The USS Monitor was one of the first iron clad naval ships and most famous for engaging in battle with the Merrimack (in the first battle between ironclad ships). When the turret of the Monitor was raised, two skeletons were found along with it.
Now, forensic anthropologists are using the skulls of the deceased crewmen in an attempt to reconstruct the faces of the ship’s sailors. The men both appear to be Caucasian and between the ages of 17 and 24. If successful, this will be the first time their faces have been seen in more than a hundred and fifty years.
Continued excavations at the newly discovered Camp Lawton in Georgia are bringing to light new information on life in Confederate P.O.W. camps. Archaeologists have been able to identify the regiments and ranks of various soldiers based on moments and medals that the prisoners retained (and subsequently lost) during their interments.
To learn more about the recent archaeological discoveries, check out this story on MSNBC or here at CNN.
This month’s Smithsonian Magazine highlights the Battle of Bull Run (or as my kin would call it, the Battle of Manassas). The battle was the first significant skirmish of the American Civil War and highlighted the realities that the war would not be quick won or easily fought.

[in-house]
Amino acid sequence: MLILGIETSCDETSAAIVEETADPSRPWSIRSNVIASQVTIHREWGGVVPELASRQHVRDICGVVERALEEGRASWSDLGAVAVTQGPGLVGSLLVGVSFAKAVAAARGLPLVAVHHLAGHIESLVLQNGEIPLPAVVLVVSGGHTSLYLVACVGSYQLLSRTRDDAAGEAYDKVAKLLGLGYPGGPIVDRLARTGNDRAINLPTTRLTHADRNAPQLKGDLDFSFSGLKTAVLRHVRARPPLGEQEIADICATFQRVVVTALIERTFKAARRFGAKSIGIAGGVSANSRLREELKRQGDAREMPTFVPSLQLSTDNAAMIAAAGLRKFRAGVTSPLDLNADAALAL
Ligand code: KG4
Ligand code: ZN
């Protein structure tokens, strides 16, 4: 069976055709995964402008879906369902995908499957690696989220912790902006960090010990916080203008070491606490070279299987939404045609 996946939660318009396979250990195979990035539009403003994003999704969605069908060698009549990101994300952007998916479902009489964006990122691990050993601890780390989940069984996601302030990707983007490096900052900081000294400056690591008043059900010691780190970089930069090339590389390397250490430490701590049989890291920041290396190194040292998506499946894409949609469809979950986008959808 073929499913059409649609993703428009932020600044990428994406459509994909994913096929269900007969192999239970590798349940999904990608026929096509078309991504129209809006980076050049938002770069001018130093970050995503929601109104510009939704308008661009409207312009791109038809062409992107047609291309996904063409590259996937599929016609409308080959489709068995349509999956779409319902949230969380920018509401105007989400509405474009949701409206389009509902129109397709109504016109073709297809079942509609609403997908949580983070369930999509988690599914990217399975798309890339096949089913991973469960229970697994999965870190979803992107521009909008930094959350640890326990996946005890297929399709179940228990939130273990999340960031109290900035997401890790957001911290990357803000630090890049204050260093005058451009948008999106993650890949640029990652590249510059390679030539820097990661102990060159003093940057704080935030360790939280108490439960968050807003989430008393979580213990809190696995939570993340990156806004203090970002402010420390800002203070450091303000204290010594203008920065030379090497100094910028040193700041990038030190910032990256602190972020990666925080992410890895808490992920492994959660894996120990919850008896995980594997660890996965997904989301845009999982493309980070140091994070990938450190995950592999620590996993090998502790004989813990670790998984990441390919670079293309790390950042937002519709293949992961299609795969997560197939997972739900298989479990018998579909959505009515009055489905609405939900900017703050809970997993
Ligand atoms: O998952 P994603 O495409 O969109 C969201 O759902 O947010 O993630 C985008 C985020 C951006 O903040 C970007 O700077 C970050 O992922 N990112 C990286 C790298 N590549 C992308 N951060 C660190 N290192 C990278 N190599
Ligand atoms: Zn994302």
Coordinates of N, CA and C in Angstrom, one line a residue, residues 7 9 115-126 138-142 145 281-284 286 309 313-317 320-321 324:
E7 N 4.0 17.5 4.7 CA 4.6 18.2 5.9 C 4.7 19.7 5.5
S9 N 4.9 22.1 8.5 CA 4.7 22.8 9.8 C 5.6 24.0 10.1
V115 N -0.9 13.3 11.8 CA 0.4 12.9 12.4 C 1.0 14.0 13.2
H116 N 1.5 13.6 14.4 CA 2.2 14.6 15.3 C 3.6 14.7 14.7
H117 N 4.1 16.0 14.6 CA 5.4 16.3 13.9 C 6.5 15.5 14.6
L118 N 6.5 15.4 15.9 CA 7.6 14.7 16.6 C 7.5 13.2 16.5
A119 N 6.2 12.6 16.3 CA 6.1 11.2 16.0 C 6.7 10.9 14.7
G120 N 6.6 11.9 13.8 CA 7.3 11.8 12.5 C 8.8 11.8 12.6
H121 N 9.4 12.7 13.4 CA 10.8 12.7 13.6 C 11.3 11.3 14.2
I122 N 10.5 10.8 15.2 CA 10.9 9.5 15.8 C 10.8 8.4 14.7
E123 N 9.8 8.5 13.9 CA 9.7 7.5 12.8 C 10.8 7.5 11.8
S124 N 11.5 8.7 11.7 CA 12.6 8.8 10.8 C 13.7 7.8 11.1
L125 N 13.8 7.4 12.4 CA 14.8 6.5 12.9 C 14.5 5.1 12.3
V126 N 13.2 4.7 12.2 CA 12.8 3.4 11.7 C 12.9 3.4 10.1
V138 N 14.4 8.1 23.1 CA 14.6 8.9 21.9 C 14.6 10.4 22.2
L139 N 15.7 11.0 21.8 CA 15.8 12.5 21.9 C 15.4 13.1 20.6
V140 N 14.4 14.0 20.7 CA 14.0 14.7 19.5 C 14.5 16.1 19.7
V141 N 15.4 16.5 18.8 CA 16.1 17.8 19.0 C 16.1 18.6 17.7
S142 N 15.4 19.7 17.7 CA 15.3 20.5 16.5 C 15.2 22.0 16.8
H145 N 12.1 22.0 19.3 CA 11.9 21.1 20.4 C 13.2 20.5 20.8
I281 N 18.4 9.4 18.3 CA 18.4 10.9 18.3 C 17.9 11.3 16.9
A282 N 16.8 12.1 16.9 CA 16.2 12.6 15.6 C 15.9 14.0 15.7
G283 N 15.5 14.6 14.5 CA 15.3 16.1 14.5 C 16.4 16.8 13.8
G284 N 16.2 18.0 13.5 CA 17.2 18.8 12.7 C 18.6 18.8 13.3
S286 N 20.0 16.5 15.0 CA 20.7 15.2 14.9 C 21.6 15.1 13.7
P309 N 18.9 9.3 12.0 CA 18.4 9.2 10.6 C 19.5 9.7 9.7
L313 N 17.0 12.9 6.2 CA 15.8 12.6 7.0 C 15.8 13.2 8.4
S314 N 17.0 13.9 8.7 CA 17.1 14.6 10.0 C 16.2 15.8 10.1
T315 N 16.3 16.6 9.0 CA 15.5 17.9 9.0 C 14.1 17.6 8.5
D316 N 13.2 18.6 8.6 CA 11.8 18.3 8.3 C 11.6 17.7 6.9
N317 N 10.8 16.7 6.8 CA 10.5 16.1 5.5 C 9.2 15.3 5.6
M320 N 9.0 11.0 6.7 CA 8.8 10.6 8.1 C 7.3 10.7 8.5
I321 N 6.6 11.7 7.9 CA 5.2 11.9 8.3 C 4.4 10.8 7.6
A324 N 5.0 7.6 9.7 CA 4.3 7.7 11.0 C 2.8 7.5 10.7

Initially in the presence of cheering crowds that had gathered for the ‘entertainment,’ the spectators quickly realized the horrors they witnessed.
The National Postal Museum, a division of the Smithsonian, is commemorating the 150th anniversary of the American Civil War with several online and physical exhibits. View the collection via this website: National Postal Museum: The Civil War: 150 years. The collection includes commemorative stamps, reproductions of civil war era stamps, a series of letters written during the Civil War, and many, many more. It’s an amazing Civil War showcases. It’s well worth a peek!